To catch up on the Gratitude Project, I will cover a few days at a time. I must admit that using micro-blogging sites like Twitter and Facebook makes it easy to pop up a gratitude statement each day. However, I’m hoping that you are returning here, dear readers, for the explanations for WHY I’m grateful.

Day 4: I’m thankful for adoption resources: books, blogs, etc.

Even when I was growing up in the 70’s and 80’s, there were SOME books about adoption. Now there are multitudes of places to turn. Adoptive parents just have to search them out. I live in western Massachusetts, and towns can get pretty spread out from here to there. But even in Western Mass, I’ve found a surprising amount of parenting groups, support networks, and other resources for families formed by adoption. When I meet adoptive families, especially the parents, there is a large range of ages and stages. But no matter the age/stage, I would hope they know that they are not alone: there are commonalities among adoptive family situations. All they need to do is reach out.

Day 5: I’m grateful for my mom, who used every resource she had.

I consider myself blessed. My mom (and when I say “mom”, I’m referring to my adoptive mom) was a librarian when I was growing up, so her mind was trained to research. She used the powers of the public library to bring home books for me on all kinds of things, but I remember two books in particular in my teenage years: a book about natural beauty (tips on beauty without slathering on makeup) and “Find a Stranger, Say Goodbye,” by Lois Lowry. Lowry’s fiction book about a 17-year old adoptee searching for her mother (in the pre-internet age) really spoke to me. It helped me feel okay about loving my parents and searching for my birth family.

Day 6: I’m thankful that my mom paid attention to Pennsylvania State legislation.

The Adoption Act of 1984 was passed in Pennsylvania, which sealed all original birth certificates of PA-born adoptees. Remember, my adoption was a closed one. Below is an explanation of the current law. I’m grateful that my mom paid attention and requested my original birth certificate before this law was passed, and I do hope that PA House Bill 162 (which would restore birth certificate access) will make it through the House of Representatives and the Senate.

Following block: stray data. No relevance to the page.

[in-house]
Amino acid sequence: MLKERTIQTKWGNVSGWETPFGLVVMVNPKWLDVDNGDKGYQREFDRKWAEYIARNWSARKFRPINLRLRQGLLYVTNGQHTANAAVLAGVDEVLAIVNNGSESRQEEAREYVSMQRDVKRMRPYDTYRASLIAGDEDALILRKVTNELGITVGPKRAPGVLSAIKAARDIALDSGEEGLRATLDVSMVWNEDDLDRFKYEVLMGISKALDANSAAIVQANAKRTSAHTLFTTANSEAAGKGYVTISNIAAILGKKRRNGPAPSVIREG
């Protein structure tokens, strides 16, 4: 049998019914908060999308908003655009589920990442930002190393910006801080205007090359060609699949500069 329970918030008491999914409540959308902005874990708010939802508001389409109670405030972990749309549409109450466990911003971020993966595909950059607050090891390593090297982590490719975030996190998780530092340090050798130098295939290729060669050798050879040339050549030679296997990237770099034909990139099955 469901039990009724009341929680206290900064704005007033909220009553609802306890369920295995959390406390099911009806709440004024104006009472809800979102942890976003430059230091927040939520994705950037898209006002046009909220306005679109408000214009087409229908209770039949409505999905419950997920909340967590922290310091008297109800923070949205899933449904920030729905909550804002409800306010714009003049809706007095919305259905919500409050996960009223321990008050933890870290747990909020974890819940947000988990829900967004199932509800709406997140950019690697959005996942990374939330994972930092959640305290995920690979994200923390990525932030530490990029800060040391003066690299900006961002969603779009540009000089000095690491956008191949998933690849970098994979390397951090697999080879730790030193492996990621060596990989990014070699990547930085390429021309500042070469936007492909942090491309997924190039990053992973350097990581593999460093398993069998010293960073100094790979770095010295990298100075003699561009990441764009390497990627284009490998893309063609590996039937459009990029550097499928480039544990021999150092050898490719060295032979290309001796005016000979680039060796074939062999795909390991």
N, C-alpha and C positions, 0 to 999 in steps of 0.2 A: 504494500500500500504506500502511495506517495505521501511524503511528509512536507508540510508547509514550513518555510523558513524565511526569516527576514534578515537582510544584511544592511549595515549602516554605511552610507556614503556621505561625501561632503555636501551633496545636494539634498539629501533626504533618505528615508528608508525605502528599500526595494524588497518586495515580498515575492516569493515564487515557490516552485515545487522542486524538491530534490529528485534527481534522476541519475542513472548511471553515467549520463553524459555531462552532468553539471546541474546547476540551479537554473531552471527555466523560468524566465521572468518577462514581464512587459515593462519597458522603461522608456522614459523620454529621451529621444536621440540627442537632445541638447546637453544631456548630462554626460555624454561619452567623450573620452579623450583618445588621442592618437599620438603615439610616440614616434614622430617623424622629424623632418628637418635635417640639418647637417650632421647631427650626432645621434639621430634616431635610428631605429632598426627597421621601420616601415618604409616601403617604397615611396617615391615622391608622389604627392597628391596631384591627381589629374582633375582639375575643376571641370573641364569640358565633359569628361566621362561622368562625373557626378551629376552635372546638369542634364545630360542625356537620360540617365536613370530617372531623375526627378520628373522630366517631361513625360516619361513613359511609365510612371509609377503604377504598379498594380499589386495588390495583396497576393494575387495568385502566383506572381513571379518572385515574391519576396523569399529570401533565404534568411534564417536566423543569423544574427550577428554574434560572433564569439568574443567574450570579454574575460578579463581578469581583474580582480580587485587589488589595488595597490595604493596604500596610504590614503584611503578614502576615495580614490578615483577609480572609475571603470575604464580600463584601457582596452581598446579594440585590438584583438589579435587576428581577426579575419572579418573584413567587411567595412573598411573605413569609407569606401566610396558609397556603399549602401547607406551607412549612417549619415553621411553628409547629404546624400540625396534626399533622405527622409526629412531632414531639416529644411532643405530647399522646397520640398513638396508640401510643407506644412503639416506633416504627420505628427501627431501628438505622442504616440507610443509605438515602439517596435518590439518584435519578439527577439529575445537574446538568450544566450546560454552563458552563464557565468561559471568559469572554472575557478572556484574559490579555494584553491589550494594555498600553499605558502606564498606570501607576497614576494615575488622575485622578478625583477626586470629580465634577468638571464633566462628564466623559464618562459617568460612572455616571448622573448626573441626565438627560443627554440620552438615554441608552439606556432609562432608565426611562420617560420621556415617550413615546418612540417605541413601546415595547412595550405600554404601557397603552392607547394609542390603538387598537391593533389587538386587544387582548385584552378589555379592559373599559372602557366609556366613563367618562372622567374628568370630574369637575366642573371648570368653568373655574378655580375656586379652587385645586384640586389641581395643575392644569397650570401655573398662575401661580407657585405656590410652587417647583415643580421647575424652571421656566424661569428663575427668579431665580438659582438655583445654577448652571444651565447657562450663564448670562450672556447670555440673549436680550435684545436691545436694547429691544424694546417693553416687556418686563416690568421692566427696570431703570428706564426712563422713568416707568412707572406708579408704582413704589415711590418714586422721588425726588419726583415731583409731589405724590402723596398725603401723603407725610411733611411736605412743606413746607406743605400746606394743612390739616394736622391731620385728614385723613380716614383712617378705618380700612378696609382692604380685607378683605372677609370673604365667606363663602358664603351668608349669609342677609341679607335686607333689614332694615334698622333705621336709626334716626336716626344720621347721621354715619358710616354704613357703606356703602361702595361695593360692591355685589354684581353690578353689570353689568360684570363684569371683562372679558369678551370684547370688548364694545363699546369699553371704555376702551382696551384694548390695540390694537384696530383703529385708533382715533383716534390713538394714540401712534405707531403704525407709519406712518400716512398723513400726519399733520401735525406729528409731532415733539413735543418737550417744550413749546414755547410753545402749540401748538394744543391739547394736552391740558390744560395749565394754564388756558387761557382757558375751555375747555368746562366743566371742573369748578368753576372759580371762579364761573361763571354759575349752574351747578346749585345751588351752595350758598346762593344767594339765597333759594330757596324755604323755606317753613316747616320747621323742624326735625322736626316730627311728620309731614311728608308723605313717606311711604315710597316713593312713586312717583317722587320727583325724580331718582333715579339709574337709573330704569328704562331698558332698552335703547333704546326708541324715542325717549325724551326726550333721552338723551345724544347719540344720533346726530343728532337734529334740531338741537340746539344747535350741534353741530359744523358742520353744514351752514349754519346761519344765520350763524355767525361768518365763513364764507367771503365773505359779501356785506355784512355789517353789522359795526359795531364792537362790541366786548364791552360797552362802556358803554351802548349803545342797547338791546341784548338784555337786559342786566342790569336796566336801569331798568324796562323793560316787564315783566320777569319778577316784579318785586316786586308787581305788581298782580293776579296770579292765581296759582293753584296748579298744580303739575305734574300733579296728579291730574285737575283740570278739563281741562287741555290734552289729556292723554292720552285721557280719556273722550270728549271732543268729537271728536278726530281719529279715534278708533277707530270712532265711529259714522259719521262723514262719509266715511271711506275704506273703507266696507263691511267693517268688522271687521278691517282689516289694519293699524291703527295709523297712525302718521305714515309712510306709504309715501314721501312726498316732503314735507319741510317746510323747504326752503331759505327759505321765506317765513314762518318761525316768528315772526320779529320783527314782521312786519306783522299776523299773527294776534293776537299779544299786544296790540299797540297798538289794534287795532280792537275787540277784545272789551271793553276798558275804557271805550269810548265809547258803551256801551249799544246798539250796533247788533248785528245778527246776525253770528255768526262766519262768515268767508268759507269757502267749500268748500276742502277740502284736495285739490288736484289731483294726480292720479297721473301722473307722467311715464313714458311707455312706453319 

When a child is adopted in the state of Pennsylvania, the adoptee’s original, factual birth certificate is altered–or amended–to make it appear as though the adoptive parents actually gave birth to the adoptee. There is no indication on the amended birth certificate that an adoption even took place. The original, factual birth certificate is sealed away and not legally recognized. Currently, Pennsylvania-born adult adoptees (age 18+) are not allowed to access their original birth certificate. In contrast, all non-adopted adults born in Pennsylvania can obtain a copy of their original birth certificates through a simple request process.

Prior to 1984, adult adoptees born in Pennsylvania were able to access their original birth certificates just as all non-adopted adults who were born in Pennsylvania. This equality under law changed upon the enactment of Act 195, The Adoption Act of 1984, which took away the right for adult adoptees to obtain their original birth certificates. Because of The Adoption Act of 1984, all Pennsylvania-born adult adoptees have been treated differently from all Pennsylvania-born non-adopted adults under law for over two decades. (//

Day 7: I’m grateful that I have the names of both my birth parents. It gives me the option to search, should I so choose.